Fuzz: Tsuyoshi Hisakado


Ota Fine Arts Shanghai is delighted to present "Fuzz", a solo exhibition by Japanese artist, Tsuyoshi Hisakado (Kyoto, 1981). Hisakado will present his large-scale installation of the same name alongside his "Crossfades" series of works on paper.

Tsuyoshi Hisakado is inspired to discover the uniqueness, beauty and the enduring effects of everyday phenomena and places. He creates works that are situated in characteristic buildings and historical landmarks, collecting histories and memories that each location possess.

"Fuzz" was conceived as a site-specific installation for the Rokko Mountain in Kobe City, Japan. Light stands are heaped up in a stack that gradually narrows towards the top, resembling the shape of a mountain. These lamps were used in the Rokko Oriental Hotel that closed down in 2007. As the sound of wind rushes and swirls through the gallery, these lamps flash intensely to the dynamic momentum of wind. Hisakado recorded this sound on the peak of Rokko Mountain. On the day of recording, he experienced gale winds that he allegorized as the wrath of nature. The Rokko Oriental Hotel was built by cutting through the mountain hence it is perhaps nature's response to the intrusive effects of development.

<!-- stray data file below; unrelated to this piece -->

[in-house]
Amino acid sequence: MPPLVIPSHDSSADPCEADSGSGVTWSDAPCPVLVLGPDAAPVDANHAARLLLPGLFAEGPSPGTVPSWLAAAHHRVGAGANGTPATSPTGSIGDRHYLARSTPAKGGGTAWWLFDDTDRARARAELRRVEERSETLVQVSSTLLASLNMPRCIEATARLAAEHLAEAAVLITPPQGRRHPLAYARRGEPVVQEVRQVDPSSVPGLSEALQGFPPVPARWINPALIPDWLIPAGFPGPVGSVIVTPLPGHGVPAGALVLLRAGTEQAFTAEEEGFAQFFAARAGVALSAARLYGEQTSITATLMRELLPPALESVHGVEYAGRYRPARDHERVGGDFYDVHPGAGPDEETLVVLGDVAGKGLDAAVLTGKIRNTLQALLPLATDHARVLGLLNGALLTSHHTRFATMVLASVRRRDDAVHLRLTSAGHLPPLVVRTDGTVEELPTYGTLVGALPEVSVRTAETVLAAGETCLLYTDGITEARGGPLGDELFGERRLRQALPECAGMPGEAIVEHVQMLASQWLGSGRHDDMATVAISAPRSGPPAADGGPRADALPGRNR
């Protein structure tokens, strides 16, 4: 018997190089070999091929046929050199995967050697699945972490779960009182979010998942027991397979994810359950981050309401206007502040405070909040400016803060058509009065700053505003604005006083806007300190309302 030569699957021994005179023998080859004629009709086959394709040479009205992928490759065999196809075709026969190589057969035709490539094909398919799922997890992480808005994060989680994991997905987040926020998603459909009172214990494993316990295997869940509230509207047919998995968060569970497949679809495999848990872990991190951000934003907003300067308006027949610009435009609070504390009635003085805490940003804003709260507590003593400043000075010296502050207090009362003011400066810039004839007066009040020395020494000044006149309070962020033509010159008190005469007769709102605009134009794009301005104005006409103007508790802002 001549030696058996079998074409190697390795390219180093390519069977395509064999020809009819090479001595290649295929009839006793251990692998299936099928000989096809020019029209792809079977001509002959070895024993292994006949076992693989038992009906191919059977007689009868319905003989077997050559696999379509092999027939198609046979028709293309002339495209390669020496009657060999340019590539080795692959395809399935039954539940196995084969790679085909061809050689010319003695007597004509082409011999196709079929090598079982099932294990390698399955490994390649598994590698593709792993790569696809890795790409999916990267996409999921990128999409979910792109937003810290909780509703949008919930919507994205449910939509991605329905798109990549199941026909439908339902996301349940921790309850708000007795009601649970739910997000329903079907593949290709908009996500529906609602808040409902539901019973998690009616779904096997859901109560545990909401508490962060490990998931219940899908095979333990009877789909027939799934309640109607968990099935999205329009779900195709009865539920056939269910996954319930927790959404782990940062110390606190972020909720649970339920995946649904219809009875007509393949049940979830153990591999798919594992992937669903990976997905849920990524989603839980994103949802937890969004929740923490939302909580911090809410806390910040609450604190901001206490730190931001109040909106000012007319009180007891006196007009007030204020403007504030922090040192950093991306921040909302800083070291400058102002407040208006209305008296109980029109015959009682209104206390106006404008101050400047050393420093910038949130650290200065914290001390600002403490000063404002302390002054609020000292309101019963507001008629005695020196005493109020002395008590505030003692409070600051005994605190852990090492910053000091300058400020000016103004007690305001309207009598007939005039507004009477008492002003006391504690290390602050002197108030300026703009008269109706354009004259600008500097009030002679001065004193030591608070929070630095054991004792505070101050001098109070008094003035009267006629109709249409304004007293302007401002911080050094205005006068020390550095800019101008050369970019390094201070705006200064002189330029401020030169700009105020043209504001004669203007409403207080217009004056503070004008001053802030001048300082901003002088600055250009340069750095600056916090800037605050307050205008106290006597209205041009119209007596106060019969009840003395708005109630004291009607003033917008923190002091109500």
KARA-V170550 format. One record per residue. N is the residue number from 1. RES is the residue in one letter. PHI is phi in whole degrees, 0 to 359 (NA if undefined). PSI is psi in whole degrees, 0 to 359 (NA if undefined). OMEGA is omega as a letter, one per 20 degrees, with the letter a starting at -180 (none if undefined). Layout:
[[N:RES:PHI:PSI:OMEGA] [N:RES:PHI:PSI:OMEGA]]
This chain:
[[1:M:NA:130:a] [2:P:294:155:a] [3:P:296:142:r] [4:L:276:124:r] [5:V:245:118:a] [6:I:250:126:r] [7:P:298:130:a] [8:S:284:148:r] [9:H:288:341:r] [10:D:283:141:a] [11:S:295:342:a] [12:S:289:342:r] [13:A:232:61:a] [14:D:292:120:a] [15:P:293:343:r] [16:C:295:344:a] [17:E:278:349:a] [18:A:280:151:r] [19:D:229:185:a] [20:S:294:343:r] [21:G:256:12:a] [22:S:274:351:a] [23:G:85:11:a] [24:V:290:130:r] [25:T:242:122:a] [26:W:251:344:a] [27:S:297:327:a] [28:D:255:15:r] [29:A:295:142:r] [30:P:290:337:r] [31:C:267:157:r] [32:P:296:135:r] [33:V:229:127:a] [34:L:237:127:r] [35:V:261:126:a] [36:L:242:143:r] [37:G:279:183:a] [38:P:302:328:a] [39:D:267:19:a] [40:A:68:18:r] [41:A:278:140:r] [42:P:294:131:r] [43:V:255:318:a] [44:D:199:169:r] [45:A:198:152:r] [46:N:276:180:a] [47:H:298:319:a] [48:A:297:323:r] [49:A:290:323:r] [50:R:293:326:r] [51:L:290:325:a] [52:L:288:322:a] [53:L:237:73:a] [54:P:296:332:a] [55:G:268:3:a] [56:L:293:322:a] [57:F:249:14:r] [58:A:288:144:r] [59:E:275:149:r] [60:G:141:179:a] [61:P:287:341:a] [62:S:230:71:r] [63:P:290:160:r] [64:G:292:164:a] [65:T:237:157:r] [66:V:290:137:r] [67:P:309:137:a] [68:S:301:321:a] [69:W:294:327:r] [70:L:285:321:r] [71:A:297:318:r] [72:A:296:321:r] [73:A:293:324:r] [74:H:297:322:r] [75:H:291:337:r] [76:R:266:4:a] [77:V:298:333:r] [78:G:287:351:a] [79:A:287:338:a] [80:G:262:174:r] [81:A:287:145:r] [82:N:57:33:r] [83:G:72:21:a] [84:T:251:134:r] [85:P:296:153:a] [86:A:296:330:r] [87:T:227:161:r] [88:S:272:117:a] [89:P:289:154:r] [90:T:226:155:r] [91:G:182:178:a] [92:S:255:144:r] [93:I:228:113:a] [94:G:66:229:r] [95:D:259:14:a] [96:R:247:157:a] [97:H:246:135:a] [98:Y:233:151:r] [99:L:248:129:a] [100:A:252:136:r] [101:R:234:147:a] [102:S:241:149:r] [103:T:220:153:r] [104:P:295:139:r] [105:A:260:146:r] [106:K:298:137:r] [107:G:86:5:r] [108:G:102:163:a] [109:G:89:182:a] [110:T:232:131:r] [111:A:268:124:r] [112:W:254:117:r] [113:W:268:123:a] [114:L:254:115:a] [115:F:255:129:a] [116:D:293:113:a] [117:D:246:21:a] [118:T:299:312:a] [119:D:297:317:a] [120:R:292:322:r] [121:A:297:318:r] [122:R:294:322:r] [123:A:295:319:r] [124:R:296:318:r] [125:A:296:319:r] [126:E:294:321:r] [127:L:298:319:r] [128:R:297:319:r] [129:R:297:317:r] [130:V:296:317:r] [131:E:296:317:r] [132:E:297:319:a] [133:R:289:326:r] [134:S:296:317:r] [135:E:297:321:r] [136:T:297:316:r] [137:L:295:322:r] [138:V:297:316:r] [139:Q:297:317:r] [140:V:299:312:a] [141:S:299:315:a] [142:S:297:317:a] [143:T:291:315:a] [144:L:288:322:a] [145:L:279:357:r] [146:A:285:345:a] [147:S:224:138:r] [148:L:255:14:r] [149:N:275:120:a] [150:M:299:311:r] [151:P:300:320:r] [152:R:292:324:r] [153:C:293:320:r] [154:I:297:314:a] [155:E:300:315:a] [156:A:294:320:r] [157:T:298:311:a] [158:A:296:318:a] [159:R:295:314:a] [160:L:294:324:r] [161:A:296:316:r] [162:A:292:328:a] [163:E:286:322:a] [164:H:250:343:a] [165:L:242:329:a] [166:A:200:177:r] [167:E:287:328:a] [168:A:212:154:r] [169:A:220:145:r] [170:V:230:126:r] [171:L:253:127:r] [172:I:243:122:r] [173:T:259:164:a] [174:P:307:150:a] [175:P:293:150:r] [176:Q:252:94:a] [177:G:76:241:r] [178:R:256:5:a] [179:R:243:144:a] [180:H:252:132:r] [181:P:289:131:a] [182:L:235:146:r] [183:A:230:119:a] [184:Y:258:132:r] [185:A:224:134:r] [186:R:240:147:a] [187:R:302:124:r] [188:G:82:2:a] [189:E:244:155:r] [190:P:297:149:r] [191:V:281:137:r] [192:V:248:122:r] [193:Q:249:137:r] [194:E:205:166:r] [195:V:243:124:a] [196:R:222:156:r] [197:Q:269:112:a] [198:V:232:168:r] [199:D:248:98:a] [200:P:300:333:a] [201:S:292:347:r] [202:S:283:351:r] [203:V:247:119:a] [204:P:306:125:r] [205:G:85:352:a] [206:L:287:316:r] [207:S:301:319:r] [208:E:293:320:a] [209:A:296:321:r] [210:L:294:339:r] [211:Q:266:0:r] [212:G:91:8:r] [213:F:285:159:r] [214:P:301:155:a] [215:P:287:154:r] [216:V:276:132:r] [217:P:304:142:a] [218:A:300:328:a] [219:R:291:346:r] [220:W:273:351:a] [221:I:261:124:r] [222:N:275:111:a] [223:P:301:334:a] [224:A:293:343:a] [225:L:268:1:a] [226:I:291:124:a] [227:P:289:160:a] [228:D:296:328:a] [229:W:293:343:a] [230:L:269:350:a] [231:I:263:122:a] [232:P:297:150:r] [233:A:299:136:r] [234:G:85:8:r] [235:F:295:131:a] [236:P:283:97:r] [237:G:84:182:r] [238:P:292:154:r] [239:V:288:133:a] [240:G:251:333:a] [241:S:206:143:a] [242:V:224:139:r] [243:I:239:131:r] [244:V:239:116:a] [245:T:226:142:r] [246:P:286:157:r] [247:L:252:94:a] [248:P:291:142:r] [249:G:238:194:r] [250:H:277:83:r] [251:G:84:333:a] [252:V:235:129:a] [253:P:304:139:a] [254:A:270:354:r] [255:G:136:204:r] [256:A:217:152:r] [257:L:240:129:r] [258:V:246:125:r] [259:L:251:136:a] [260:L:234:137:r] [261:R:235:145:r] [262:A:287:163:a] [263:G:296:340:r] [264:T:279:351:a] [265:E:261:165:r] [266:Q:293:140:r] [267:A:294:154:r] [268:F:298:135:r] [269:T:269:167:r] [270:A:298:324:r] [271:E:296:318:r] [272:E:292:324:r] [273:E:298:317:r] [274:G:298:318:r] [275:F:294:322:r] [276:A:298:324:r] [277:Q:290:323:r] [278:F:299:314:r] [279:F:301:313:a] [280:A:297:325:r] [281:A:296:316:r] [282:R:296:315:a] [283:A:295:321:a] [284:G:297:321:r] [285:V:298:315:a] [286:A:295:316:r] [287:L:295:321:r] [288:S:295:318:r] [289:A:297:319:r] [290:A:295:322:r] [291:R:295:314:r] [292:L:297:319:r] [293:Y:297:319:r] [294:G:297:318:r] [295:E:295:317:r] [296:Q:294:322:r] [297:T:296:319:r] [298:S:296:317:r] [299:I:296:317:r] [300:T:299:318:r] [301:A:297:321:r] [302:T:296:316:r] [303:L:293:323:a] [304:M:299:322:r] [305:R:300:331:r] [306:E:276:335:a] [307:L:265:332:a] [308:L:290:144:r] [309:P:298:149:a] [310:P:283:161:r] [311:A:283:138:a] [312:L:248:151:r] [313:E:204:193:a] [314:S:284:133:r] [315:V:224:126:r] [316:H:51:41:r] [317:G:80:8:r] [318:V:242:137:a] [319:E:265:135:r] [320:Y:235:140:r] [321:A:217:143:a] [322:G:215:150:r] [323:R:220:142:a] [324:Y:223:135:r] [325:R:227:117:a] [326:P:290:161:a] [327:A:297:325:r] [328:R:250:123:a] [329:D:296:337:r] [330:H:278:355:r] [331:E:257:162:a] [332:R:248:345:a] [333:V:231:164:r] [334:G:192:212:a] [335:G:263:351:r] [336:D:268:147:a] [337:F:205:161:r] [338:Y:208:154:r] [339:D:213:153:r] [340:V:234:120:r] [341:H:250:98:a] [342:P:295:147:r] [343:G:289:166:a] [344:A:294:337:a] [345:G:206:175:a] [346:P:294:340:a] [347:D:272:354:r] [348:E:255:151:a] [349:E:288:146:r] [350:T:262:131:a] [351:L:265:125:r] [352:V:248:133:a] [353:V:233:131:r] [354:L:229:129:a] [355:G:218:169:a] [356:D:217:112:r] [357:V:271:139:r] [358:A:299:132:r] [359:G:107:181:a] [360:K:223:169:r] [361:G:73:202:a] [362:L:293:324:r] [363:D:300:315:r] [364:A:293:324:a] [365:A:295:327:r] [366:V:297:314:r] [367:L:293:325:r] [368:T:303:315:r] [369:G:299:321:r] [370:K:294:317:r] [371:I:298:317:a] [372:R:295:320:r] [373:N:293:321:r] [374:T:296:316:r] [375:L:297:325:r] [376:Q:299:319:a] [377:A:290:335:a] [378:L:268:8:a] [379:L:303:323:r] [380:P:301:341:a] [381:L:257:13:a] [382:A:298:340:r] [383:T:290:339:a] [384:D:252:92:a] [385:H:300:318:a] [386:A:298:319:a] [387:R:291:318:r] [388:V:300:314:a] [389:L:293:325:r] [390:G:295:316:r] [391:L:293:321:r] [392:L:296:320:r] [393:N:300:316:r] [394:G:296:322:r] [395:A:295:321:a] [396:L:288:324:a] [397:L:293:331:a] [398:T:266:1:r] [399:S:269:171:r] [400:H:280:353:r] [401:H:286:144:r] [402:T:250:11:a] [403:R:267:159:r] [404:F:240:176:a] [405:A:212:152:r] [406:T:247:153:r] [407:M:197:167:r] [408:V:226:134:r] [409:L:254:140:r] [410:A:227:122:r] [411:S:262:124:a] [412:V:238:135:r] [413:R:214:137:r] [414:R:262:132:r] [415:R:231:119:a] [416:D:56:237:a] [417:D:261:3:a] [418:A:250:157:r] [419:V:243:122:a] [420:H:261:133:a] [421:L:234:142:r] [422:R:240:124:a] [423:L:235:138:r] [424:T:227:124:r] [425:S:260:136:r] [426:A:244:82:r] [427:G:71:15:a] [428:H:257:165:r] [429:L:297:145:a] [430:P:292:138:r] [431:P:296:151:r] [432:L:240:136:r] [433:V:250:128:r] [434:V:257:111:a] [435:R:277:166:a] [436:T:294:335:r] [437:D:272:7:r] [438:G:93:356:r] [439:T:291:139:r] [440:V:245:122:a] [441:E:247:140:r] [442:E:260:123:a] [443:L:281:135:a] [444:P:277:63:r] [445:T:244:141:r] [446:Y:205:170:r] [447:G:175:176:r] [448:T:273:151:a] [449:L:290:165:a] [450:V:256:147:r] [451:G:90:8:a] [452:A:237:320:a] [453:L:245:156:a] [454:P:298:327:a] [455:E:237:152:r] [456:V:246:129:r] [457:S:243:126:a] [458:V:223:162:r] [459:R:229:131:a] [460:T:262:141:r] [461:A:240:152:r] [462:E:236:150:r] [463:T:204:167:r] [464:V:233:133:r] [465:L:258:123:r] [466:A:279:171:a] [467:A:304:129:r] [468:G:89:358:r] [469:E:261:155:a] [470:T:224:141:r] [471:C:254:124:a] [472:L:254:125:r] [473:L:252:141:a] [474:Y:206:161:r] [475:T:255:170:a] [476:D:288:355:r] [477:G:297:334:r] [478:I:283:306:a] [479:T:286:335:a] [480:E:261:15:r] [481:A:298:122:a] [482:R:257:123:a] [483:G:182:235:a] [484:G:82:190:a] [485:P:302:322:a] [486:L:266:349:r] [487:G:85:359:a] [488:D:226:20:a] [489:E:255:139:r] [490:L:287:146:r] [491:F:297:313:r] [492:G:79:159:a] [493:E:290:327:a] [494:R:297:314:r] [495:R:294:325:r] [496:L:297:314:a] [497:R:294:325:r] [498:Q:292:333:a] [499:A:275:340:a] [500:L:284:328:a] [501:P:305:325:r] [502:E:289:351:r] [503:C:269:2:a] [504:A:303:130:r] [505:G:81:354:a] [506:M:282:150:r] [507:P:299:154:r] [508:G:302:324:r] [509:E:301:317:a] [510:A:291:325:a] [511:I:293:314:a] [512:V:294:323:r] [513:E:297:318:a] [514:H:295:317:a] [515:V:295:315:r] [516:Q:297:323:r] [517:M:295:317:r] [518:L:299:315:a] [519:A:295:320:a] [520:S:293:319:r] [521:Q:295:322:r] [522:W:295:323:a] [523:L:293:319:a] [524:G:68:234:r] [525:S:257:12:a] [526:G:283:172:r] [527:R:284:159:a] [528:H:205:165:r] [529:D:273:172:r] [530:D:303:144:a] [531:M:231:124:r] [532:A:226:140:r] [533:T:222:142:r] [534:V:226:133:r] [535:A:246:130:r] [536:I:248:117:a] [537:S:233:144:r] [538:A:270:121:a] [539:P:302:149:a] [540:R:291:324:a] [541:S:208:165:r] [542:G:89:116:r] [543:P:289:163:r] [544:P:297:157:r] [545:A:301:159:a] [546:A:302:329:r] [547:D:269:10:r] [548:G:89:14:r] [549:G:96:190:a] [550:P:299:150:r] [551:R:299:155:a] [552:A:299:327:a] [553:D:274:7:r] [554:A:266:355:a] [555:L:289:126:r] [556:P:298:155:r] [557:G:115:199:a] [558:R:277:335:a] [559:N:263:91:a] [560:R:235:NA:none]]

In close proximity to the lamps is a small sculpture bearing semblance to the branch of a tree. The branch is attached to clock hands that move independently of the sound and lights in the background. With such juxtapositions in motion, Hisakado reflects on the relationship between the man-made object and natural forces.

Alongside, Hisakado showcases a series of works on paper. Appearing as blocks of monochrome from afar, the viewer is surprised as they move closer. "Crossfades" feature a moving second hand, on top of which there is a tiny loupe. Looking into the loupe, one would see miniature numbers each accurately sized at 0.4mm in height and 0.25mm in width. As the second hand moves, one begins to realize the connection, the numbers spell out the ratio of a circle's circumference, commonly denoted as π.

Similarly, the ink lines on the "Crossfades #4" series are composed of the π sequence, extended across the sheet in a continuous spiral. As Hisakado splits, moves and burns the paper, the continuity of π is distorted, invoking subtle shifts in the space of eternity. Time and space, simultaneously collapse and continue in these works, revealing poetic sensibilities through simple visual composition.

With the use of common objects, sound, light and simple visual composition, Tsuyoshi Hisakado hopes that viewers will discover beauty and eternity in today's chaotic social environment.

Installation Views